# capa4 - Phys 1120, CAPA #4 solutions. 1) Look at last...

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Phys 1120, CAPA #4 solutions. 1) Look at last week's similar problem, near the end. This is pretty much the same. Here's the big picture: Gauss' law tells us that Flux is proportional to Q(inside). In this problem, symmetry says E must be radial everywhere. Thus, if you know E is zero on some spherical surface, then you conclude Q(inside that surface) must vanish. We know E is zero in the "grey regions", because E is ALWAYS zero inside conductors in electrostatics problems. ("inside conductors" really means PHYSICALLY INSIDE the actual conductive material. The grey regions in this figure, not the "holes" or spaces between them!) Since there's ZERO charge in the central region (it's empty!), I immediately conclude E=0 up to radius a, and then we're in a metal, so in fact E=0 all the way out to radius b. That means the given "charge on the inner shell", which I will call q1, must all reside on the OUTER edge of that conductor, i.e. right there at r=b. This is normal for metals - if you put charges on them, and there's nothing inside, the charge moves to the OUTSIDE. (After all, charges repel, they WANT to get as far apart as they can, and they're free to roam through a conductor, so they go to the outside if there's nothing attracting them inwards) As we move on out, there IS now charge inside of us, so there IS an E field in the region from r=b to r=c. (Given by k q1/r^2, Coulomb's law, or Gauss law. ..). Next, we reach r=c. The E field has to disappear for the next region, so there must be some OPPOSITE charge accumulated at r=c for the E field lines to end on. In fact, using Gauss law anwhere in this second grey region (where E=0, remember!) we conclude q(enclosed)=0. Now, we know we enclose q1 sitting on the inner shell, so there must be -q1 piled up on the inner surface of the outer shell, i.e. -q1 sits at r=c. (Remember, for static situations, charge on conductors always accumulates on surfaces, either inner or outer, never in the volume. ..) E=0 from r=c to r=d ('cause we're in a conductor), and then we get to r=d. Now what? Well, remember, the outer conductor had a grand total charge of q2 given in the problem statement. If there's - q1 on the inner surface, but q2 total, you HAVE to have q2+q1 on the outer surface, so that you have a grand total of -q1 + (q2+q1) = q2. (You put q2 on that conductor, it can spread out, and some can head to the middle, but the grand total has to remain what you put on it in the first place) That's probably the conceptually hardest part of this whole problem - make sure you get it! Ask someone/talk/think more about it if you don't!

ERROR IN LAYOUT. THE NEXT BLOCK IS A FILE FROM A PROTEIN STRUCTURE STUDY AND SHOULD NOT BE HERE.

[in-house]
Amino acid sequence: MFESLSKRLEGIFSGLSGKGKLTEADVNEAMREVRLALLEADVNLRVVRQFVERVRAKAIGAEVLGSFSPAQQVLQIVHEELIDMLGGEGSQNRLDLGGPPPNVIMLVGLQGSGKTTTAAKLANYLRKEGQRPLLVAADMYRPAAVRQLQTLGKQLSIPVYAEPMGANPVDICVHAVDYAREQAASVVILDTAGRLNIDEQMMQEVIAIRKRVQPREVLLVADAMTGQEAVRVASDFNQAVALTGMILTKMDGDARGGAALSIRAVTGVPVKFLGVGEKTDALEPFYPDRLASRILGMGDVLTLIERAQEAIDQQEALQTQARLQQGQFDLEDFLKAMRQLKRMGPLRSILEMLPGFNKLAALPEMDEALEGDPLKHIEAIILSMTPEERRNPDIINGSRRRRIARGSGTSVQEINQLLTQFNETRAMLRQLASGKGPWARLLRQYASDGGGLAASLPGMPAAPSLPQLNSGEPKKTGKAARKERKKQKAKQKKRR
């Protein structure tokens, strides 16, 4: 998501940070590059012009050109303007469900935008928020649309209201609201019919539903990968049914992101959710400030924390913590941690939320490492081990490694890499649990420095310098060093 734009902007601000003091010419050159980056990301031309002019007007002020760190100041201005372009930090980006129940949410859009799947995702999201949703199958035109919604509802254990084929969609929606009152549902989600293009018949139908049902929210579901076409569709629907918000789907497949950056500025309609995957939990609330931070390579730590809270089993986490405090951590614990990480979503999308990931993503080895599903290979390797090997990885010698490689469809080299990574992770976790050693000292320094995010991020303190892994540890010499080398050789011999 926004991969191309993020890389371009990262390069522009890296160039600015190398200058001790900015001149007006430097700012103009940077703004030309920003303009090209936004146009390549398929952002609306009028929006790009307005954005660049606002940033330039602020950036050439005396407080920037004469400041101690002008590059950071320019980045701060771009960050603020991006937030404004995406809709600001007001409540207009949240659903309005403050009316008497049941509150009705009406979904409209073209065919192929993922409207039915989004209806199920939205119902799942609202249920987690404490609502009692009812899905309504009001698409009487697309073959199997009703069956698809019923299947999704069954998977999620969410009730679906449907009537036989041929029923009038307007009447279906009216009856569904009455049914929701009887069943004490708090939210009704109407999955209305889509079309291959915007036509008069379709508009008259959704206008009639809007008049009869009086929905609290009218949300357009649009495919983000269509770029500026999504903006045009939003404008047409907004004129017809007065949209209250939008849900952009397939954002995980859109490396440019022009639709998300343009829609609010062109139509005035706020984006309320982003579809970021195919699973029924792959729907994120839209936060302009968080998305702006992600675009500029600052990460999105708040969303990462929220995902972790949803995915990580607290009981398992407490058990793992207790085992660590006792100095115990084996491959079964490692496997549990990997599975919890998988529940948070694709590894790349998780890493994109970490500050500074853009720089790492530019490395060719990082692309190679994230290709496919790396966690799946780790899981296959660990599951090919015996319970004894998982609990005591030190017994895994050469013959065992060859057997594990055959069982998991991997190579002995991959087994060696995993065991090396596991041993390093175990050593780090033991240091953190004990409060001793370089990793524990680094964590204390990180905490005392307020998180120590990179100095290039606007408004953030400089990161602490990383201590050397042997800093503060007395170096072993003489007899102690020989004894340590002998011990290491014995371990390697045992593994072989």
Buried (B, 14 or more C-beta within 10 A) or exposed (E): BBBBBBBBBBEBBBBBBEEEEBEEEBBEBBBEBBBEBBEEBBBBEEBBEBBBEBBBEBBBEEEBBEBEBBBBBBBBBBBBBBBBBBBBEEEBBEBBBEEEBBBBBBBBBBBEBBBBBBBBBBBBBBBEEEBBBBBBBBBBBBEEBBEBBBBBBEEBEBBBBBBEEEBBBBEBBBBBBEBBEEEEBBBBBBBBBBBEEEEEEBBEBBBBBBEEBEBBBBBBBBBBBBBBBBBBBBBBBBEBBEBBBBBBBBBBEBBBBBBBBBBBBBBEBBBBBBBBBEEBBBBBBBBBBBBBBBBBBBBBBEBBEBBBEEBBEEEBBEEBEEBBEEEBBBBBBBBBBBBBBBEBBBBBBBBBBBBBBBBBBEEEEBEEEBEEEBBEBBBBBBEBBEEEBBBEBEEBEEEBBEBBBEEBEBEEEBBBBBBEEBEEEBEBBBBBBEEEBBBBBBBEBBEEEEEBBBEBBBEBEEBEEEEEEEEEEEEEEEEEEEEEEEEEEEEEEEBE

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## This note was uploaded on 10/08/2008 for the course PHYS 1120 taught by Professor Rogers during the Fall '08 term at Colorado.

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capa4 - Phys 1120, CAPA #4 solutions. 1) Look at last...

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